FLATTENING THE CURVE is our responsibility.

We are not acting yet in sufficient ways to flatten the curve and avoid this scenario.

While we have closed schools and asked people to self-isolate, I talked to over a dozen people, this weekend, who had taken advantage of our beautiful spring weather to take a road trip and come to Globe. Along the way they made stops at a bar, or restaurant or local shop. They were all from the Valley, where bars and restaurants have been closed since March 18th (except for take out)  and they were of the mind that this talk of a virus was mostly hype about a flu virus. 

We’re Americans, so we like to say “To each their own.” And yet we must ask now, because it affects us:

Were they concerned that they might be infecting others? No.

They, of course, are not the only ones who think this way, and that’s a problem for those 59 people who will  get seriously sick, and will have no place to go. It’s a problem for our front line healthcare workers, from doctors and nurses to CNAs and EMTs, who report they do not have enough protective gear (PPEs and masks) for the task ahead of them. It’s a problem for a hospital that was built to manage a steady stream of healthcare needs, from heart attacks, cancer treatments and diabetes to newborn babies and knee replacements – not an out-of-control public health crisis.  

The chart above models the numbers for our hospital system if it only handled COVID-19 cases.

But of course, that’s unrealistic. There will still be car wrecks and babies to deliver. 

Testing for COVID-19 in Arizona is in the lower 25th percentile of all testing in the United States. In a state with a population of 7 million plus, we have managed just 521 tests, with 152 of those coming back positive. (That’s a 29% infection rate). However,   we are not testing asymptomatic people – who could be carrying the virus and not know it. We are not testing people who have asked to be tested because they think they might be ill. Here in our area, the hospital has 19 test kits, and local physician offices have 5 or less. Decisions have to be made.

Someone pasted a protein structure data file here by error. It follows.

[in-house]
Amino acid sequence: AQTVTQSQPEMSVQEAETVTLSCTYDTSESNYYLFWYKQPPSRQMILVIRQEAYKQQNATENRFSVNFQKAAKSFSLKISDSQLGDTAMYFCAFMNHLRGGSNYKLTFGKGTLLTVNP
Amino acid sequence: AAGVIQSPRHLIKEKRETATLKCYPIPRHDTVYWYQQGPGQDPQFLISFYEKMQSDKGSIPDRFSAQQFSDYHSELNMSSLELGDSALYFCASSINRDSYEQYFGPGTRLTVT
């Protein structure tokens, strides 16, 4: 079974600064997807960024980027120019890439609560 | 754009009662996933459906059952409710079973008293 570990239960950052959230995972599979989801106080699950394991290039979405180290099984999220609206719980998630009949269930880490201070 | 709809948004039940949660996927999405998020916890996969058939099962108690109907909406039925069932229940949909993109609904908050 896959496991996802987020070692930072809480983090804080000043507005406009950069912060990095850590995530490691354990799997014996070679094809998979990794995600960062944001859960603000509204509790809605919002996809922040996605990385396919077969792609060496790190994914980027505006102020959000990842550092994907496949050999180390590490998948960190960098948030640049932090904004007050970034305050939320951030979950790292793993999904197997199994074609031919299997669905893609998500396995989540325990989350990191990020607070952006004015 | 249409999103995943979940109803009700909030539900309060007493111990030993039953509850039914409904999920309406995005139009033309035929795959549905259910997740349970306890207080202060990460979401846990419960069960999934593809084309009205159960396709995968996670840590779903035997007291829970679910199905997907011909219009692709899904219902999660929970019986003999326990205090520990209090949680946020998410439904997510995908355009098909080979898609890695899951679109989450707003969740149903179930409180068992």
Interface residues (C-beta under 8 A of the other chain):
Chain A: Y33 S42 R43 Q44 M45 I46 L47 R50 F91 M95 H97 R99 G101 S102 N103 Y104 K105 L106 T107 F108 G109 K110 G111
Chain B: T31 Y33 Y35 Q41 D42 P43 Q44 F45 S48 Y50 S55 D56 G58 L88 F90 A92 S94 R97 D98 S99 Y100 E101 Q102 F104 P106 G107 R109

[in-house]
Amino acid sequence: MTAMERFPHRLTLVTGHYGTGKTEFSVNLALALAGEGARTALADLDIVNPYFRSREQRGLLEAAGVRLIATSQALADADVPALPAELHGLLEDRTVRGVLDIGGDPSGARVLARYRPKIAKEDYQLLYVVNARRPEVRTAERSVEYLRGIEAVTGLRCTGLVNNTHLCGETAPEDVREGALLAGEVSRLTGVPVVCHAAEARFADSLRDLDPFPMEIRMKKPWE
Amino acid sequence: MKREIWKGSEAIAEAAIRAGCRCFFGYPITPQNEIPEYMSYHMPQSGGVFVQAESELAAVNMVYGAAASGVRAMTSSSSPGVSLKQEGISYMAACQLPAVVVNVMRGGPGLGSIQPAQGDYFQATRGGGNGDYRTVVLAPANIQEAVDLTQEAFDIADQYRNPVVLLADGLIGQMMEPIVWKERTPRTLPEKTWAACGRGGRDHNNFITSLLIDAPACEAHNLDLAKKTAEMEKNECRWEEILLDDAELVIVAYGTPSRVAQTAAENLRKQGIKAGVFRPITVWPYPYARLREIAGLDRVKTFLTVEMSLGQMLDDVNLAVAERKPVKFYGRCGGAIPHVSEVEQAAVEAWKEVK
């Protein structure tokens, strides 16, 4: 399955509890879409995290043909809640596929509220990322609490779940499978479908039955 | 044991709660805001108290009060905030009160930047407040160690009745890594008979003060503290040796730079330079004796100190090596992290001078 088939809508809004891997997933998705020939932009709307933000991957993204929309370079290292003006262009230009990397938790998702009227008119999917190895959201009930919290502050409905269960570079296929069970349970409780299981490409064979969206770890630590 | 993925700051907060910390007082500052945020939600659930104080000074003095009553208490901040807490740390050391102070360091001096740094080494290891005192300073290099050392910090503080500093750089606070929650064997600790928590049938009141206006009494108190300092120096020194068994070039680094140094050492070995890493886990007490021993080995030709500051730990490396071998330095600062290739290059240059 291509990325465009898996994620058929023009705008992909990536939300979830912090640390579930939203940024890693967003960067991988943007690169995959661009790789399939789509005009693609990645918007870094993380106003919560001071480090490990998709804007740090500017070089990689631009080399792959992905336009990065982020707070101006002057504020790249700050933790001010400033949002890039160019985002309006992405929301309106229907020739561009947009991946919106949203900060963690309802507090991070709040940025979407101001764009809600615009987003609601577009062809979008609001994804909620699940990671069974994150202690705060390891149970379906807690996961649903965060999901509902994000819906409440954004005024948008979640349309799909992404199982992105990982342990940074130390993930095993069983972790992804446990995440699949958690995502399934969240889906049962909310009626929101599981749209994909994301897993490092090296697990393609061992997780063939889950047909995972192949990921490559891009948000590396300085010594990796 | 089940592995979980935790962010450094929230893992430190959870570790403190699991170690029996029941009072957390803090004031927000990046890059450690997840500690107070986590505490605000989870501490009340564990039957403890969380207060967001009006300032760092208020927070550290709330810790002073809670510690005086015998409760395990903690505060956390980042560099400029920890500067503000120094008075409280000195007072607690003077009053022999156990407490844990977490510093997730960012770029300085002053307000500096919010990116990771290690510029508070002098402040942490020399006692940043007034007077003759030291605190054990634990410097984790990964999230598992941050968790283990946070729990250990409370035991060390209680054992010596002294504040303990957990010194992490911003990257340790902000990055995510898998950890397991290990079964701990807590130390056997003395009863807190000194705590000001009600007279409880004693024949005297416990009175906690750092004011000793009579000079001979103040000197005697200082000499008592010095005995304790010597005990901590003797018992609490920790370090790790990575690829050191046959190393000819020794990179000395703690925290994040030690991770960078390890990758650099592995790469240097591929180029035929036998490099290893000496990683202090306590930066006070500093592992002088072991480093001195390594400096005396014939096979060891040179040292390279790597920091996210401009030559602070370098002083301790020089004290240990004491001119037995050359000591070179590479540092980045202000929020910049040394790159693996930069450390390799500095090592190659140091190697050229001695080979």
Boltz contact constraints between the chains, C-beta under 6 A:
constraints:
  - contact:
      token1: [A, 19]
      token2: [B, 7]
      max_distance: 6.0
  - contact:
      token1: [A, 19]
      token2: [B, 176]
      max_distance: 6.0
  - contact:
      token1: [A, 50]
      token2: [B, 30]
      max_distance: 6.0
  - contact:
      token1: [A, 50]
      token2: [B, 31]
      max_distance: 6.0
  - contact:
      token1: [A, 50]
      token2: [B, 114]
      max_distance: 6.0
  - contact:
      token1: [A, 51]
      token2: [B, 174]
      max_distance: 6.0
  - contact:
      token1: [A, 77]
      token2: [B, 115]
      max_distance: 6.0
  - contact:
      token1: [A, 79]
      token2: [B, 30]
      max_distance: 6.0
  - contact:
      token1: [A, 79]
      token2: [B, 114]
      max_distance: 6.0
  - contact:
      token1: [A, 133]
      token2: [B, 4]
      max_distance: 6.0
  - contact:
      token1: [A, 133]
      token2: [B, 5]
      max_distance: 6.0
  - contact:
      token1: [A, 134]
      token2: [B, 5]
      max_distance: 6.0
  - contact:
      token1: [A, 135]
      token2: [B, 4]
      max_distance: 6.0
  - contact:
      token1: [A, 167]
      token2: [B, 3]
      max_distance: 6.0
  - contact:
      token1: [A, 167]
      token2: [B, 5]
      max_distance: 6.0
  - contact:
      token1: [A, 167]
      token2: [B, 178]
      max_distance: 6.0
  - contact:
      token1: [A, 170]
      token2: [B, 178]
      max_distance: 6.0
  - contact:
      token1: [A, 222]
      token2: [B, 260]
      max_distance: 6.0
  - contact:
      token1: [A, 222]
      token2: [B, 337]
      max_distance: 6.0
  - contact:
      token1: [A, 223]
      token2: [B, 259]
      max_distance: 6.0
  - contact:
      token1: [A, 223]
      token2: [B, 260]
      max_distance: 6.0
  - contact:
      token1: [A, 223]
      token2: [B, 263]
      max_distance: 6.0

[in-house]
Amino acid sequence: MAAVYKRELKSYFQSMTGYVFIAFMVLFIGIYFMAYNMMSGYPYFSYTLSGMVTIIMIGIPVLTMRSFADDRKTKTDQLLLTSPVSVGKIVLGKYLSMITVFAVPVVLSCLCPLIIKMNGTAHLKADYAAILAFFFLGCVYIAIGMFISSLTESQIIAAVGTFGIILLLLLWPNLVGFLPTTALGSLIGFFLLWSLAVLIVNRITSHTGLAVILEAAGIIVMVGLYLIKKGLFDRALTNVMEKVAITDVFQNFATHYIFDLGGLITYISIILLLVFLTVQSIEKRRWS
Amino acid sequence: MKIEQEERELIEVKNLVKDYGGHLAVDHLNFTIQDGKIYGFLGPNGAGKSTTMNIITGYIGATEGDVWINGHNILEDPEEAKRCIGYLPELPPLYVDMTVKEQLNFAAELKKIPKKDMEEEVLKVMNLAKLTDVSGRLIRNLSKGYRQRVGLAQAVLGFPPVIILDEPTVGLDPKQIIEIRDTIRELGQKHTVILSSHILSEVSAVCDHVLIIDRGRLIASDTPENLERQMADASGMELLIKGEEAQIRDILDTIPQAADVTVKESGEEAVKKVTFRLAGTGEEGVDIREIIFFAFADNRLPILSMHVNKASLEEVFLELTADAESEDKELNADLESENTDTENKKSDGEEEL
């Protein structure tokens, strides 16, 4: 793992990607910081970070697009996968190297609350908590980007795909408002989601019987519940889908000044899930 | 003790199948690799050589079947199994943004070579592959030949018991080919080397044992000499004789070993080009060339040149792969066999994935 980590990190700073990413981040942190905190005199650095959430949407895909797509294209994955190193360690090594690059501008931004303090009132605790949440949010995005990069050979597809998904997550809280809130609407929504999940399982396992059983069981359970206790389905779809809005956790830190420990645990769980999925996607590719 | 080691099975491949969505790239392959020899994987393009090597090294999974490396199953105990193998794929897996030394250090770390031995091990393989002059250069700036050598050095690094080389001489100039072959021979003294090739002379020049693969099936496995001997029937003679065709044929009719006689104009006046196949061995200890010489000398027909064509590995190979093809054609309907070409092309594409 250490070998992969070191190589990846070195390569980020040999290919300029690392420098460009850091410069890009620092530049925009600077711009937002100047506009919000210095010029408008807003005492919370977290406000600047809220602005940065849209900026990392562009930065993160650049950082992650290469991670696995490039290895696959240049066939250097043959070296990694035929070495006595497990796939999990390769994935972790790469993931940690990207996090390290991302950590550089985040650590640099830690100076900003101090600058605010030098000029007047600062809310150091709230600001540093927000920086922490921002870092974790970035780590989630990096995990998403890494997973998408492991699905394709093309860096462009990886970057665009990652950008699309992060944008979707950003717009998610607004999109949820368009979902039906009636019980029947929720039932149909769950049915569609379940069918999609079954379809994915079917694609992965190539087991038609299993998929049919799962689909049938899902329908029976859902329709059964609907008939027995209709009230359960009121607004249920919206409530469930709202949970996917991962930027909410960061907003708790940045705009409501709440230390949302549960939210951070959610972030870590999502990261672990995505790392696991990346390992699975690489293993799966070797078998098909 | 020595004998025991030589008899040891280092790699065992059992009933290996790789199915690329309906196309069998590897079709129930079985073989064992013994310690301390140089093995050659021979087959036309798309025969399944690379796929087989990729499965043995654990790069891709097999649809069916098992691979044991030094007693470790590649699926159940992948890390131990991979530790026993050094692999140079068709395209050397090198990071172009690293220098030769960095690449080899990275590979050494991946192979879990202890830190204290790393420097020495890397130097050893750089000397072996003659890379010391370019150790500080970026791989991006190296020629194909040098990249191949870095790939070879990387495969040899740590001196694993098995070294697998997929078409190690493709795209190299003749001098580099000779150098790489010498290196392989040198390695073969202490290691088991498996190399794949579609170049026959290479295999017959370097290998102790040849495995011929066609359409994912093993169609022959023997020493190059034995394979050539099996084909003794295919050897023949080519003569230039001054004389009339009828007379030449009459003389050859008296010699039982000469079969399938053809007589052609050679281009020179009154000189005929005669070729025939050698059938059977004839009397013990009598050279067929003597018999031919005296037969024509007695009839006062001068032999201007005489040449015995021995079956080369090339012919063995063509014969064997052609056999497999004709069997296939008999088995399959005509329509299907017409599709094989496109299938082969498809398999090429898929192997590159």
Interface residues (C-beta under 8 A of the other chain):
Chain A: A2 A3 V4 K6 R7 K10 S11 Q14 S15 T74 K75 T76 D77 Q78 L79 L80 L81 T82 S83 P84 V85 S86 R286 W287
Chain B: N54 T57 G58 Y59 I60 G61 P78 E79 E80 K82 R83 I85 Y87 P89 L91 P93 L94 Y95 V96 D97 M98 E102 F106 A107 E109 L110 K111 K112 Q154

Dr. Chad Campbell, with Hope Family Care Clinic, outlined the difficulties of deciding who gets a test and who doesn’t in his clinic on a recent You Tube video. Testing guidelines are being restricted to those who have symptoms PLUS either have a known contact with COVID-19, or have traveled to China, or live in congregate housing (like nursing homes), or are in healthcare. 

And even with that restrictive list, healthcare providers still do not have enough test kits.

As the virus has progressed, a report in Bloomberg News addresses what we have come to know through news stories: asymptomatic people can test positive for COVID-19. So unless we broaden our testing protocols and strengthen our quarantines, there will continue to be people who circulate in the general population, passing the virus on to others. 

Case in point: Rand Paul, a Senator from Kentucky, who after being tested, went ahead and had meetings, went to the gym and had private lunches, while waiting for the results. Which came back positive. Then he went into quarantine. After the damage has been done, is too late.

The graph above that shows the window of opportunity in our state to significantly lessen the impact on their healthcare system is a wake-up call for leaders to act upon. 

Let’s support them in taking those actions. 

You can do your part by washing your hands frequently and staying home.

As professor RayHugh Montgomery said in a video interview on Twitter put it, “

Please just remember the best chance we can give to the people who do fall ill….
is if we have enough beds, enough staff and enough kit to be there for you. And if you are irresponsible enough to think that you don’t mind if you get the flu, remember it is not about you. It is about everyone else.”